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8.223751 - DEBUSSY-CAPLET: Children's Corner Suite
Claude Debussy (1862–1918) (orch. by Caplet)
Servant of music in the highest sense of the word, Andre Caplet made the sole error of keeping precious time for the music of others at the expense of his own. This, with his premature death, explains the small number of his compositions, a handful of works, but of an originality and quality that reaches the rank of masterpiece and that brings regret at the unfinished achievement of a career so rich in promise and so soon cut short.
Born at Le Havre on 27th November 1878, Caplet began his studies with a fine musician of English origin who had settled in the town, Henry Woollett (1864–1936). He continued at the Paris Conservatoire under Xavier Leroux, Paul Vidal and Charles Lenepveu. The profound impression made by the young musician can be measured by the fact that he won the Premier Grand Prix de Rome in 1901, ahead of Maurice Ravel and Gabriel Dupont, with his cantata Myrrha, which, like many of his works, remained unpublished. He spent only a short time at the Villa Medici. Doubtless the principal advantage of his stay was the lasting friendship of Florent Schmitt. He came to notice in 1897 for the ease with which he stood in for Xavier Leroux to conduct the orchestra of the Theatre de la Porte-Saint-Martin. His return to Paris confirmed his natural gifts as a conductor and he won important engagements abroad. Notably he directed major operatic works in Boston from 1910 to 1914 and it was he who brought about in 1913 the triumphant first performance of Louis Aubert’s La foret bleue. He was also on the podium at the Chatelet on 12th May 1911 to conduct the first performance of the Martyre de Saint sebastien, the result of the collaboration of d’Annunzio and Debussy. The participation of Caplet in this performance was not limited to conducting: short of time, Debussy had entrusted to him the harmonic realisation and orchestration of whole sections of the work.
It is true that the young musician entertained a boundless admiration for the older mall. In some respects Caplet remains the only real disciple of the composer of Pelleas. He had a miraculous insight into his music and knew in his work how to bypass the cliches of Debussyism and retain only the spirit - and above all that of freedom and independence. Caplet pushed to the extreme the care that Debussy had for economy of means, sharing with him an insistence on absolute perfection. The agnostic pantheism of Debussy, however, was opposed to his character: the burning and sincere faith of Caplet was, on the contrary, the essential source of his inspiration. He also cultivated as a matter of preference the Gregorian modal vein that is only one aspect of Debussy’s genius. The depth and sincerity of religious feeling found its most natural form in the spirit of Gregorian chant. Caplet was thus above all a religious composer, making use of the human voice for the most instinctive expression. In this way his Prieres, his Messe tì trois voix (1919) and his admirable Miroir de Jesus renew in a modem musical language the luminous, fresh and joyful character of Gregorian chant.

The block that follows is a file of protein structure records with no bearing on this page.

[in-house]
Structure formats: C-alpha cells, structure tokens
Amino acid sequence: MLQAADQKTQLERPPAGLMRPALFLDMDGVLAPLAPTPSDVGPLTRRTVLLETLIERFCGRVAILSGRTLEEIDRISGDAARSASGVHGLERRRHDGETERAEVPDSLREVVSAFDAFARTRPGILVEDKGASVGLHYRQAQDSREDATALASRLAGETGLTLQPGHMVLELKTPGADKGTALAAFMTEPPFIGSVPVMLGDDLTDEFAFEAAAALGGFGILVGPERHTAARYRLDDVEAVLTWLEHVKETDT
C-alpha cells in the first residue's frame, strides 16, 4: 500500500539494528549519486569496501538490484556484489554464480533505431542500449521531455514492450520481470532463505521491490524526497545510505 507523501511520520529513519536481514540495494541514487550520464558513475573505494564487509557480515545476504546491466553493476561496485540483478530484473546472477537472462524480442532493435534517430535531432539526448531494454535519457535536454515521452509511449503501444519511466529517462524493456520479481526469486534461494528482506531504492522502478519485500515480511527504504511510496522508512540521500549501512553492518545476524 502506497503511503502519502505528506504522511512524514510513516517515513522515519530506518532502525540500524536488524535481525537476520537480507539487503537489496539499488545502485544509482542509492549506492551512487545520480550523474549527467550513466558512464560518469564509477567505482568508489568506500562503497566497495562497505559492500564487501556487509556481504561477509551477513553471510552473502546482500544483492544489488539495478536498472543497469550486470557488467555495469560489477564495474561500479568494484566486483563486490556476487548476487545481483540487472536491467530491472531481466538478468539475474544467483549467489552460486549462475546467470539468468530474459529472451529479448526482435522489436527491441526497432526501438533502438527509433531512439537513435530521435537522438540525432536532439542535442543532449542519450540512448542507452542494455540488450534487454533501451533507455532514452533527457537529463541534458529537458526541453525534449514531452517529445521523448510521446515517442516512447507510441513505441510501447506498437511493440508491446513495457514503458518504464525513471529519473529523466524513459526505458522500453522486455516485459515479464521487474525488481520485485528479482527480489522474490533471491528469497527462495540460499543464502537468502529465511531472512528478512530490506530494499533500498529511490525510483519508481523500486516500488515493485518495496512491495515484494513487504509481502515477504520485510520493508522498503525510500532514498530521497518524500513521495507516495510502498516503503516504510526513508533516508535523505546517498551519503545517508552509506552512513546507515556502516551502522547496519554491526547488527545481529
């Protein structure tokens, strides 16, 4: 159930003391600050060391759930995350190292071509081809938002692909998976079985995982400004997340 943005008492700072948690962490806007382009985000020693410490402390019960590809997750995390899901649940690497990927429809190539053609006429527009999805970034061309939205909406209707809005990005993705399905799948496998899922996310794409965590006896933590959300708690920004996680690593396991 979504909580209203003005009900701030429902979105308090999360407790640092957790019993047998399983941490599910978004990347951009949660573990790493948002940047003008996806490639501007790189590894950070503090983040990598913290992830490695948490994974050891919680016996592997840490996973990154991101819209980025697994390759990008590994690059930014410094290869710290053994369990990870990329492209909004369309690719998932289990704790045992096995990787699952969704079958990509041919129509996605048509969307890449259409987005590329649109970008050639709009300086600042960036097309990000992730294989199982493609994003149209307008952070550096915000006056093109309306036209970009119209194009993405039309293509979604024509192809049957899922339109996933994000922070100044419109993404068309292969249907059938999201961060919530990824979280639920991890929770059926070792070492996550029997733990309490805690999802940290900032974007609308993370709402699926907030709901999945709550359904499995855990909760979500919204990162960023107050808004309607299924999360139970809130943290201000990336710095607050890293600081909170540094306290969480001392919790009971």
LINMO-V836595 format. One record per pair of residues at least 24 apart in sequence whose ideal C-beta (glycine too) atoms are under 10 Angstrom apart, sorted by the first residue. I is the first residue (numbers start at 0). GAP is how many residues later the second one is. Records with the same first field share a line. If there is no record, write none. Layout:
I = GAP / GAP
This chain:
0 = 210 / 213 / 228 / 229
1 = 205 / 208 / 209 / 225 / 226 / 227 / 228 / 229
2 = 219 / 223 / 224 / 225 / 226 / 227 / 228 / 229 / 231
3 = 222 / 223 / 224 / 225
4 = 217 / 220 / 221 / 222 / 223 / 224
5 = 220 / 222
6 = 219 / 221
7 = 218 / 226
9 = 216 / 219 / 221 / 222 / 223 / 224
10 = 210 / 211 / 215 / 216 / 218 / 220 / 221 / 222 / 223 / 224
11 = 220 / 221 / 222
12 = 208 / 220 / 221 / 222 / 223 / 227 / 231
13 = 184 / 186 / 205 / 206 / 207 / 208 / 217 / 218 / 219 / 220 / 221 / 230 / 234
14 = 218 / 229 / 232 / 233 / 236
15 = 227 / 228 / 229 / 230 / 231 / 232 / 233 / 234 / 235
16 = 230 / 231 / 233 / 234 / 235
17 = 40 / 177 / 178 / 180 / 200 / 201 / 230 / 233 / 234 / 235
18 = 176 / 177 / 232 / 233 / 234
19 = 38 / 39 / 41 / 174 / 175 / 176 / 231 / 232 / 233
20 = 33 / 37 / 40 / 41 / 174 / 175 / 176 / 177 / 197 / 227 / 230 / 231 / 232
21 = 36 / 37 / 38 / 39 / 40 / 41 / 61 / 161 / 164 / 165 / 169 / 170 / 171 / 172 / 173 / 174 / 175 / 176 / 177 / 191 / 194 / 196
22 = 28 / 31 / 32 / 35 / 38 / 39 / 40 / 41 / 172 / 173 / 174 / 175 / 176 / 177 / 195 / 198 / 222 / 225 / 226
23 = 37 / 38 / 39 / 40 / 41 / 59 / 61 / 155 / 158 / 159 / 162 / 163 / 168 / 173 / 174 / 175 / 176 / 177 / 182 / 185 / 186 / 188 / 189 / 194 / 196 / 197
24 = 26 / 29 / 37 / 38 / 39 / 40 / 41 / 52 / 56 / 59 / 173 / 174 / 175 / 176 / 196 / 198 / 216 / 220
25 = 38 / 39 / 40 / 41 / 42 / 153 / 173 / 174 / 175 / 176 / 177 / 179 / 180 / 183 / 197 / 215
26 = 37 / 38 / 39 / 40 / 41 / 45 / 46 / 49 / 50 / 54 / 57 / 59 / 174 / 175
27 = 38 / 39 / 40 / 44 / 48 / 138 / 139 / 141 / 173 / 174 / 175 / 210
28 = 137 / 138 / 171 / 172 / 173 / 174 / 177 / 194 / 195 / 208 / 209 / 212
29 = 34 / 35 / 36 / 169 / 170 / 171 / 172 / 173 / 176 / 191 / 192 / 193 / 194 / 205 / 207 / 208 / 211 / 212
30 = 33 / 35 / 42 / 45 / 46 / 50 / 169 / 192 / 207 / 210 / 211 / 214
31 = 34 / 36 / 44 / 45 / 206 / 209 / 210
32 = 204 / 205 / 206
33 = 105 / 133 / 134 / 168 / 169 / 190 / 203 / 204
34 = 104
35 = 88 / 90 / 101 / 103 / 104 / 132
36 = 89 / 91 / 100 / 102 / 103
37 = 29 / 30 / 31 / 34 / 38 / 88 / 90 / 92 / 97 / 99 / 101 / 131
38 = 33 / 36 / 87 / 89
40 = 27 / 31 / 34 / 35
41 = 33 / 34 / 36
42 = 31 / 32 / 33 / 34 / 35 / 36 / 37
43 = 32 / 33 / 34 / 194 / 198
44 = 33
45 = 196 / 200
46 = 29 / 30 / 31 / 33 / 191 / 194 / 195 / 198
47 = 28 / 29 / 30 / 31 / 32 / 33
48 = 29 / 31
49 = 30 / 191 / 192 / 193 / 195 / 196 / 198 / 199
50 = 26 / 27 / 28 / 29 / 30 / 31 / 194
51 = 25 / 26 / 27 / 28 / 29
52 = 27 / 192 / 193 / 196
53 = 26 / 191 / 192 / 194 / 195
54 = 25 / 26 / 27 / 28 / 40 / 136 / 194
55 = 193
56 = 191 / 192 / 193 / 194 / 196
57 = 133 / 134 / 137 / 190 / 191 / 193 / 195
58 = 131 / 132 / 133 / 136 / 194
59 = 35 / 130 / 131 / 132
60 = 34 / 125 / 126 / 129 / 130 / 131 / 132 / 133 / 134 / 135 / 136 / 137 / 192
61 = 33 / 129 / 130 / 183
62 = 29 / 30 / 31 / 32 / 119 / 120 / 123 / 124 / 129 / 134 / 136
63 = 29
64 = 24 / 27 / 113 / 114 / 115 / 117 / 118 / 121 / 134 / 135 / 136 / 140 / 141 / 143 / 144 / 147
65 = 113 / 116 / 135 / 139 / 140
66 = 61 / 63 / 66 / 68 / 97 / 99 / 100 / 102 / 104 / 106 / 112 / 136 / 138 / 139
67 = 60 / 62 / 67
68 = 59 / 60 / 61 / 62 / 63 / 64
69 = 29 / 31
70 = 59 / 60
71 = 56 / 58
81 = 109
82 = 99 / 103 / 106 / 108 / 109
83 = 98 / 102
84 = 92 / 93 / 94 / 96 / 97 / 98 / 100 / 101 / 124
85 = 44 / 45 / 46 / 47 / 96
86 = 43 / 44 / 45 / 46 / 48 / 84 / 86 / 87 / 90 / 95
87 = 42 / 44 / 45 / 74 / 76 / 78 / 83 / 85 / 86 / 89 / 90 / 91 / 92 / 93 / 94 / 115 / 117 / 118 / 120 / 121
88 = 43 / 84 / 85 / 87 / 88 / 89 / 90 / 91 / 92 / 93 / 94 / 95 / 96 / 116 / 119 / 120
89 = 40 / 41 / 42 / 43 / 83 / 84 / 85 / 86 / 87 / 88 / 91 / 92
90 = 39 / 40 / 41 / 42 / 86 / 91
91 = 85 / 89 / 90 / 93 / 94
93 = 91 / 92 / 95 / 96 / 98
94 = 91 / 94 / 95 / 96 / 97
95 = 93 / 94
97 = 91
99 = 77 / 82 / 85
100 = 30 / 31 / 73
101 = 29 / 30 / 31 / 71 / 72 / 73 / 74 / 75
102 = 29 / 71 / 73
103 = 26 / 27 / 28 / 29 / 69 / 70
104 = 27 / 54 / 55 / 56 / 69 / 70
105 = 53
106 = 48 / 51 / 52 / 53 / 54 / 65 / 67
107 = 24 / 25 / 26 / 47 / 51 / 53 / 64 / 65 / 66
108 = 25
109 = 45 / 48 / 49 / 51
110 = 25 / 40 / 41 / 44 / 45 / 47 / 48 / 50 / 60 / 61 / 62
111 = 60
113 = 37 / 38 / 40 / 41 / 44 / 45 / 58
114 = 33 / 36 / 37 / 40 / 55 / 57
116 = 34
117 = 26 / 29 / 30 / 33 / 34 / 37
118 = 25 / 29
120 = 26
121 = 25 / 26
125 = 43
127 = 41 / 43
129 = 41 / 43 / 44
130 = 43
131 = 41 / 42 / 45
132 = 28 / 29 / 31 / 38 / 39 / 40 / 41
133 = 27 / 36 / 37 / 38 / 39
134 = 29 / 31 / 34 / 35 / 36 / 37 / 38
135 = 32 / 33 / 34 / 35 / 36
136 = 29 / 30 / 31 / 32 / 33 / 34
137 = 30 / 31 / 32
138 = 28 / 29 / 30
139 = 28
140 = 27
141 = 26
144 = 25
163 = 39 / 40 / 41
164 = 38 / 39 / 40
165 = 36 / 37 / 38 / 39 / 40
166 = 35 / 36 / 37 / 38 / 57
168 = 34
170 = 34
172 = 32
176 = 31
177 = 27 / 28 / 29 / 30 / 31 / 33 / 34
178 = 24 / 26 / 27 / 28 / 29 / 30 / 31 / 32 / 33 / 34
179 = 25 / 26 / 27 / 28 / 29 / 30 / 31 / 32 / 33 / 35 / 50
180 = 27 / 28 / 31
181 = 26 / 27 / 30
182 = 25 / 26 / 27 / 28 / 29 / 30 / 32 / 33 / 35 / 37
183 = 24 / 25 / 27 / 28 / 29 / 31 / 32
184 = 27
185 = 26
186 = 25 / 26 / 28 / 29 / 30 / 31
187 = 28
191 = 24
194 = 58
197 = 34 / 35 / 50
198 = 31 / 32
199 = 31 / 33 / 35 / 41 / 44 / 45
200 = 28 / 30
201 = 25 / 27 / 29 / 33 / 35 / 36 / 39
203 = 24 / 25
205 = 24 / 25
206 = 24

Serving in the infantry, Caplet fought bravely in the 1914 war and was seriously wounded. He died in 1925 of pleurisy, the delayed result of sufferings endured during the course of the conflict.
In spite of his preference for the voice, Caplet displayed a remarkable talent for orchestral writing, at its height in the admirable Epiphanie of 1923 for cello and orchestra. This gift is evident in the music here recorded, where he shows a preference for reduced effects and in particular for the strings. His ability to lead several vocal lines in harmonious counterpoint gives his instrumental music a unique flavour, with its singing contrapuntallines. Caplet remains above all a polyphonic composer, something that distinguishes him, moreover, from the essentially harmonic language of Debussy.